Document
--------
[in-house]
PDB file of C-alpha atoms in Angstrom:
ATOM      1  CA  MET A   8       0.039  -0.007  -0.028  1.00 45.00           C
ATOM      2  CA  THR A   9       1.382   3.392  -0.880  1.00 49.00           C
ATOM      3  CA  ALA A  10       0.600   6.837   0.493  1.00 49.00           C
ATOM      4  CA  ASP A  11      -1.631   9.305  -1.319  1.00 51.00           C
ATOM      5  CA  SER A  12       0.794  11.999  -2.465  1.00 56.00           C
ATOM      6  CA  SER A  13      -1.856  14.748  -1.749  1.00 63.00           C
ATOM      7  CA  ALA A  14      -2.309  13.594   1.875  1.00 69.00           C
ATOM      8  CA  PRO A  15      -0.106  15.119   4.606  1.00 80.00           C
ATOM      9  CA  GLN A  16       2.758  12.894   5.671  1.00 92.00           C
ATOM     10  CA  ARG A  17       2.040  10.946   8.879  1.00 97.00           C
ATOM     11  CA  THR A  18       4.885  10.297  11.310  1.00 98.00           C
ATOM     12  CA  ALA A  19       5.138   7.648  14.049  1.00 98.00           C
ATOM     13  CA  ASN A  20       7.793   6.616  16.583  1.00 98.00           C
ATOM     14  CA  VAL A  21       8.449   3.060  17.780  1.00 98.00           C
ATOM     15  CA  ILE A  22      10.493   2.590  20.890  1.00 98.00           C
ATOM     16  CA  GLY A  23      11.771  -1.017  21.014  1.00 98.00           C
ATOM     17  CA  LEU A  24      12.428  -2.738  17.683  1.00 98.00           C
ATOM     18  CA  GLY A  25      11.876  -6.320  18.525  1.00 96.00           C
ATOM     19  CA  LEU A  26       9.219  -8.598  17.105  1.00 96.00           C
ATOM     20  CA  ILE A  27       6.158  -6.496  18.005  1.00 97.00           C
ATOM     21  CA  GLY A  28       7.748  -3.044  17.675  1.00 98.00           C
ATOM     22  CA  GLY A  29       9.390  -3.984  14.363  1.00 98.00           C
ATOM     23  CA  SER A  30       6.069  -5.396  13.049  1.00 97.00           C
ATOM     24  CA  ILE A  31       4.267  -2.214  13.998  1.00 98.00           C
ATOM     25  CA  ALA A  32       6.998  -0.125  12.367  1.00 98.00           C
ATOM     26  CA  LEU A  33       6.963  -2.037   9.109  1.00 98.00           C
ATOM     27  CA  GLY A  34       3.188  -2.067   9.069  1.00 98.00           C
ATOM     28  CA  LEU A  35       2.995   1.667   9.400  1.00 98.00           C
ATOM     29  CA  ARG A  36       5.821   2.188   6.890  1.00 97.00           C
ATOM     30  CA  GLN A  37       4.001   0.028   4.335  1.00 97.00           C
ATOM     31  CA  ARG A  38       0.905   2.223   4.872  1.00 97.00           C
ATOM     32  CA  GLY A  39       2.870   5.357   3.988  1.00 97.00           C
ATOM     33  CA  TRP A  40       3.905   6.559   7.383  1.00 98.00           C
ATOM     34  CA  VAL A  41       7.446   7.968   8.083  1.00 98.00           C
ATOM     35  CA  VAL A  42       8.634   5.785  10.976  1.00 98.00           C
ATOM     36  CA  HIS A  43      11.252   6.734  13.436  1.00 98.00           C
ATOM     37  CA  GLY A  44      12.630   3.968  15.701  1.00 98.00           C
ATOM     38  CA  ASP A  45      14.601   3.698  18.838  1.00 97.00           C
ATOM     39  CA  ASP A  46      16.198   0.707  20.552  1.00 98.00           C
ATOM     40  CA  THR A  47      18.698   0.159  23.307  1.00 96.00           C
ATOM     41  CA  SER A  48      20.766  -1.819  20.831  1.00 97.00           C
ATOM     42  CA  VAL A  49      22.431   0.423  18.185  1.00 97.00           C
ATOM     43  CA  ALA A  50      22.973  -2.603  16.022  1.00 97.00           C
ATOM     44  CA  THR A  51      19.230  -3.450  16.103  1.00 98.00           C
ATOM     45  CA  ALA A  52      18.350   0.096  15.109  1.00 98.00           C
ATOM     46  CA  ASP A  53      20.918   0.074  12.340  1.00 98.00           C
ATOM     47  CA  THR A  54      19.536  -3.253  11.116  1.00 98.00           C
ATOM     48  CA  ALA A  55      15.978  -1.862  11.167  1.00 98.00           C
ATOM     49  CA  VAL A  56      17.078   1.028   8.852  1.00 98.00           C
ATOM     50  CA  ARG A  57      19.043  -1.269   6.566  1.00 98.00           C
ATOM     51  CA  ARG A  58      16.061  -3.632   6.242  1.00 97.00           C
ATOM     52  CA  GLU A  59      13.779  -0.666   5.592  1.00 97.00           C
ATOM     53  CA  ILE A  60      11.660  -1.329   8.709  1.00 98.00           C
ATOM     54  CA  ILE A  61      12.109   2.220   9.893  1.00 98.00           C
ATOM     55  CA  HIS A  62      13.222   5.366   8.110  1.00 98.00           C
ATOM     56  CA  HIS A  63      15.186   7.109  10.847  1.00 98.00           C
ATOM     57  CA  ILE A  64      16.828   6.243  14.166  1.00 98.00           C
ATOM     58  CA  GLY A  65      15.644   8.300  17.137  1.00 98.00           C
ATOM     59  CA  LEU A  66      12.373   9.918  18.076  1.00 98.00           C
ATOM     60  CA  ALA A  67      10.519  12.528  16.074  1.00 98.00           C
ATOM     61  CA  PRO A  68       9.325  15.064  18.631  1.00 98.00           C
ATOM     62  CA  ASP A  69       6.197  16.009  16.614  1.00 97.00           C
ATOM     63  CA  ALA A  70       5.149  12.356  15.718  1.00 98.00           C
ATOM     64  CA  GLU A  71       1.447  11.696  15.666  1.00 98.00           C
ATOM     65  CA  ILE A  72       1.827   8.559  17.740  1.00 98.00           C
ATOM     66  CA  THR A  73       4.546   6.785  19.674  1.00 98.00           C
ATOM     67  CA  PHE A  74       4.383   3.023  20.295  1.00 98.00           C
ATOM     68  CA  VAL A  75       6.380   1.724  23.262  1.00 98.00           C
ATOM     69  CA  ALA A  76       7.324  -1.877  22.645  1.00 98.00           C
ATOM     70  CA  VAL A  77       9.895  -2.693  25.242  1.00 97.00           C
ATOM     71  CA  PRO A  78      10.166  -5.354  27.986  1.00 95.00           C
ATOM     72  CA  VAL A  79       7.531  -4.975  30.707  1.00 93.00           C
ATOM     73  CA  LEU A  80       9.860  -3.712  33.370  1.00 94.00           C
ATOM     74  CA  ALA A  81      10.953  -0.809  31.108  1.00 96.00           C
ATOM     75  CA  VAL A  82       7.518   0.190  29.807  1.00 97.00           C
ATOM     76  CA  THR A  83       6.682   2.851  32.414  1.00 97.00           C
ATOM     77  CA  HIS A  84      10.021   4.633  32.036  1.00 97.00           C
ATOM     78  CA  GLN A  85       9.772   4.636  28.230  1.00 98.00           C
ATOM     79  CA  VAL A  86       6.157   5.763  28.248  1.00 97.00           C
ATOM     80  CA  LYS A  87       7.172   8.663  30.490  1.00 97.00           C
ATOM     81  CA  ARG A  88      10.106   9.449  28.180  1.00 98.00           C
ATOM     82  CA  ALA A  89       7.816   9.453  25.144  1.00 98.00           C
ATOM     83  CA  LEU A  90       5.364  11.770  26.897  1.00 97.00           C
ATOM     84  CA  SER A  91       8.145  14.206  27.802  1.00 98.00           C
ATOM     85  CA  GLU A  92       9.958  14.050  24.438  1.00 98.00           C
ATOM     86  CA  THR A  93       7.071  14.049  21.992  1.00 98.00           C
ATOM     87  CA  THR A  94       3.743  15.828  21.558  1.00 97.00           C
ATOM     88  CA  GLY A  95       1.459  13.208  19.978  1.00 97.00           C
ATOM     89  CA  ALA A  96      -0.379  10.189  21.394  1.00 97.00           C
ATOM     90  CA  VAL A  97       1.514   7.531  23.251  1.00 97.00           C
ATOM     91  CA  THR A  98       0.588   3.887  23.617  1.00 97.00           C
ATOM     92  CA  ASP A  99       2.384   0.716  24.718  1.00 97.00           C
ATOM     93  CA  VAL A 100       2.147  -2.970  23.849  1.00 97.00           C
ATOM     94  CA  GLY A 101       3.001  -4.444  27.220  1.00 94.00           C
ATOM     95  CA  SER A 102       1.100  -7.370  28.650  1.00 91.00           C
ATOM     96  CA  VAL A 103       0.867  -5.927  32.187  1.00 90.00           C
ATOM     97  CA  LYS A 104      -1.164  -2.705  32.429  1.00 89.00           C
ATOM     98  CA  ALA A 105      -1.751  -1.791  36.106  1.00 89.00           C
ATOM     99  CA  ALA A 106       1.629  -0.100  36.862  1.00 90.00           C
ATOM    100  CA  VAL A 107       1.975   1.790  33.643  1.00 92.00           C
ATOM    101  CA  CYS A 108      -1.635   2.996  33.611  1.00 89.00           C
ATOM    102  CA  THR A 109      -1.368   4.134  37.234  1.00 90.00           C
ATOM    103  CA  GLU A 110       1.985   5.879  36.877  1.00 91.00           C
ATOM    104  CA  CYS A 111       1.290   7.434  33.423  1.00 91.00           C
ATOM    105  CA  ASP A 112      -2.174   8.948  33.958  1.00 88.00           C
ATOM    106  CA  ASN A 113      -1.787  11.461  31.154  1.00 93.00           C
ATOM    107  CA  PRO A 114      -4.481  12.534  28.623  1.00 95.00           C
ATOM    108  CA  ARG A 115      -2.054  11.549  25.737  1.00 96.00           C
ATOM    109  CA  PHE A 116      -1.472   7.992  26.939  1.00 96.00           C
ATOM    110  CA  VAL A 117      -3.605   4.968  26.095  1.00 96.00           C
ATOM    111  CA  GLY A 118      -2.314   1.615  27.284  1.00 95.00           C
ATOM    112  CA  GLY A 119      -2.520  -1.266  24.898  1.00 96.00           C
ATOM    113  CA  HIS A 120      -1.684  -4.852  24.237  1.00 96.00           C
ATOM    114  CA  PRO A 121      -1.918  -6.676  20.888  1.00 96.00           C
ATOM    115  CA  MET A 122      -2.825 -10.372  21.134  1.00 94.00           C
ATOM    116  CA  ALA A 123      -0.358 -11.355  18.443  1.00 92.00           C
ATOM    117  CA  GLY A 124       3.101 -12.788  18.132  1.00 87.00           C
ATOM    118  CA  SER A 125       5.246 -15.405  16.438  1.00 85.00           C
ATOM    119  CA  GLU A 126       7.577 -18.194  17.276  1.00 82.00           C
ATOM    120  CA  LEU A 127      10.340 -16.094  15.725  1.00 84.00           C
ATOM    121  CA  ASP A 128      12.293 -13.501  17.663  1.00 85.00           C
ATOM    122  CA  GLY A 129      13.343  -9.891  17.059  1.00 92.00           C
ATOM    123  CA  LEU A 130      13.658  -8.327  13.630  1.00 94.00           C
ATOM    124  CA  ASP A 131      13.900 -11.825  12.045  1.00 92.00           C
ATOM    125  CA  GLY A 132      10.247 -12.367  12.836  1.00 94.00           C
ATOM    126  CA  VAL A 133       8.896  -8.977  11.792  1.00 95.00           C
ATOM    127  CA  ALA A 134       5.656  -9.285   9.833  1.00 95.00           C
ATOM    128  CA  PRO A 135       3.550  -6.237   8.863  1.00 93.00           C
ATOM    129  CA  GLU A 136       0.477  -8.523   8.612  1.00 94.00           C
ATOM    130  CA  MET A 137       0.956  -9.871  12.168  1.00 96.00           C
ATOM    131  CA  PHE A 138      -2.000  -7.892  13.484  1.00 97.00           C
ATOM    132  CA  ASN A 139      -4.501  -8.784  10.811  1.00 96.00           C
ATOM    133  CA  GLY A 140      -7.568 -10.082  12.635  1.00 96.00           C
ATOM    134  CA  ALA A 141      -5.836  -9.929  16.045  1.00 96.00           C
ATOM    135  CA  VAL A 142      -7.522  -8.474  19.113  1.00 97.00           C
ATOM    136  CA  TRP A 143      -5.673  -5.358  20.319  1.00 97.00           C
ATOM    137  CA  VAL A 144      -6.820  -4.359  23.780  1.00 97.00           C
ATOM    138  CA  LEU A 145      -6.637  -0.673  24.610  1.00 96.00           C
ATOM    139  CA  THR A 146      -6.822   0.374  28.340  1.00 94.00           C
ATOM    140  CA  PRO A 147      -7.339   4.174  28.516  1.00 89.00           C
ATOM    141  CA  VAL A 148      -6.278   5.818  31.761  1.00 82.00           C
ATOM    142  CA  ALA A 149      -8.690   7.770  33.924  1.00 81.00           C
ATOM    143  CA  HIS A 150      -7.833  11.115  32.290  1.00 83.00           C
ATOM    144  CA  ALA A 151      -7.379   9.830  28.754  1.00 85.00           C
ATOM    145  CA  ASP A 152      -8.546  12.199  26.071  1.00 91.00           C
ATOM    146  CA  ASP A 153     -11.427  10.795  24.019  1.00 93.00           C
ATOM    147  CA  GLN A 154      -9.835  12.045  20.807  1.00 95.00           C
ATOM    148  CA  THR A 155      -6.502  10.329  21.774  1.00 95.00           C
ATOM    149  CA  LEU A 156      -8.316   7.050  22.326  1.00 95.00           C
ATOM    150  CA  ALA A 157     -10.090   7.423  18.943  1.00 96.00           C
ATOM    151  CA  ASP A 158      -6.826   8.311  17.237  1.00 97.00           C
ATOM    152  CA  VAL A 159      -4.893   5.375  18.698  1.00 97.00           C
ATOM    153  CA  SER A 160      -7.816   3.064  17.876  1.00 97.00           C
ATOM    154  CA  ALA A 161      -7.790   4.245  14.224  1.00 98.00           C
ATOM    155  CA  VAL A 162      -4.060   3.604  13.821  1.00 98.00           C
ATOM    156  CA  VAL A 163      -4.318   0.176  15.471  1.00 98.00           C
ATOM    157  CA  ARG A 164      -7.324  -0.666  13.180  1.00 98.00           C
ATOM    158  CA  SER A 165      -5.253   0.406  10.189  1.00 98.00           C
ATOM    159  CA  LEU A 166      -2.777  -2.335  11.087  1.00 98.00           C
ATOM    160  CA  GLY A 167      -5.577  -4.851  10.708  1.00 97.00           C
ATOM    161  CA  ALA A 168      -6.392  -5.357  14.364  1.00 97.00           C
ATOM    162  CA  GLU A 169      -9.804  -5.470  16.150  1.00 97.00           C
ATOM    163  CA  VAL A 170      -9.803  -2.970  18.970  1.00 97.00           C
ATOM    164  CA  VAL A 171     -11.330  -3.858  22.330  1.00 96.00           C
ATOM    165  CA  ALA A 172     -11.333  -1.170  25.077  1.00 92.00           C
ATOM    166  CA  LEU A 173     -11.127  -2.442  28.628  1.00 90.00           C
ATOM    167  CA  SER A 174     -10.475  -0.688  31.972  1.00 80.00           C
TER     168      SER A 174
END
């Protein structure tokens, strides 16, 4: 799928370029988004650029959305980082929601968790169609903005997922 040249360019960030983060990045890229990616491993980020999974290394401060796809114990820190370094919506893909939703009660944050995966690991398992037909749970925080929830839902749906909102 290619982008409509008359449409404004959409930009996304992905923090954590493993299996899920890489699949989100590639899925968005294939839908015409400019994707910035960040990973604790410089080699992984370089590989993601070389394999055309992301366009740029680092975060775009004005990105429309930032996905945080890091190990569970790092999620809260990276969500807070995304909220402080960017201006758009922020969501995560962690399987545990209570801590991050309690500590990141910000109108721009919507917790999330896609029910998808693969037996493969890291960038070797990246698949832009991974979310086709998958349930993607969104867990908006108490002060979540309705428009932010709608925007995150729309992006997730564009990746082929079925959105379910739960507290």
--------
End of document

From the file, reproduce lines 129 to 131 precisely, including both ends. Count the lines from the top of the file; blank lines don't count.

ATOM    127  CA  ALA A 134       5.656  -9.285   9.833  1.00 95.00           C
ATOM    128  CA  PRO A 135       3.550  -6.237   8.863  1.00 93.00           C
ATOM    129  CA  GLU A 136       0.477  -8.523   8.612  1.00 94.00           C